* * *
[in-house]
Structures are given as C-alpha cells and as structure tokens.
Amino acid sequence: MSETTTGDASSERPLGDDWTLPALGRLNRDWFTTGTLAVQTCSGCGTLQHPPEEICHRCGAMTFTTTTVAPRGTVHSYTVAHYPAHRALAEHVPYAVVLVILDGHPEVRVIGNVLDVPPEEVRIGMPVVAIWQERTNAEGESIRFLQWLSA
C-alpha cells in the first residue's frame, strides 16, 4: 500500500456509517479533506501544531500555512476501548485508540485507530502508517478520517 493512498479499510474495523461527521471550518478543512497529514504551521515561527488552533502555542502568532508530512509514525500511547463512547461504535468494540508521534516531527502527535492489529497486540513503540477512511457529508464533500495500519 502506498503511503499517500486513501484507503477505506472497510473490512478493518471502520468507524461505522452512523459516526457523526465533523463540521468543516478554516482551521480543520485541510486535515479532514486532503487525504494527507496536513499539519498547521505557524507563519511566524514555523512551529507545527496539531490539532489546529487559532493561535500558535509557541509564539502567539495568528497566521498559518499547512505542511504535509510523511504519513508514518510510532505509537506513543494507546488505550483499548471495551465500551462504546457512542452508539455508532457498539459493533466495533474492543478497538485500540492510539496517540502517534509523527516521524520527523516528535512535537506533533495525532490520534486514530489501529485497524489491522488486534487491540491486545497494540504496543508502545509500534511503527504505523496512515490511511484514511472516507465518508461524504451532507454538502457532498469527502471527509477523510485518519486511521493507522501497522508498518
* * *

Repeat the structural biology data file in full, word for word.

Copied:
[in-house]
Structures are given as C-alpha cells and as structure tokens.
Amino acid sequence: MSETTTGDASSERPLGDDWTLPALGRLNRDWFTTGTLAVQTCSGCGTLQHPPEEICHRCGAMTFTTTTVAPRGTVHSYTVAHYPAHRALAEHVPYAVVLVILDGHPEVRVIGNVLDVPPEEVRIGMPVVAIWQERTNAEGESIRFLQWLSA
C-alpha cells in the first residue's frame, strides 16, 4: 500500500456509517479533506501544531500555512476501548485508540485507530502508517478520517 493512498479499510474495523461527521471550518478543512497529514504551521515561527488552533502555542502568532508530512509514525500511547463512547461504535468494540508521534516531527502527535492489529497486540513503540477512511457529508464533500495500519 502506498503511503499517500486513501484507503477505506472497510473490512478493518471502520468507524461505522452512523459516526457523526465533523463540521468543516478554516482551521480543520485541510486535515479532514486532503487525504494527507496536513499539519498547521505557524507563519511566524514555523512551529507545527496539531490539532489546529487559532493561535500558535509557541509564539502567539495568528497566521498559518499547512505542511504535509510523511504519513508514518510510532505509537506513543494507546488505550483499548471495551465500551462504546457512542452508539455508532457498539459493533466495533474492543478497538485500540492510539496517540502517534509523527516521524520527523516528535512535537506533533495525532490520534486514530489501529485497524489491522488486534487491540491486545497494540504496543508502545509500534511503527504505523496512515490511511484514511472516507465518508461524504451532507454538502457532498469527502471527509477523510485518519486511521493507522501497522508498518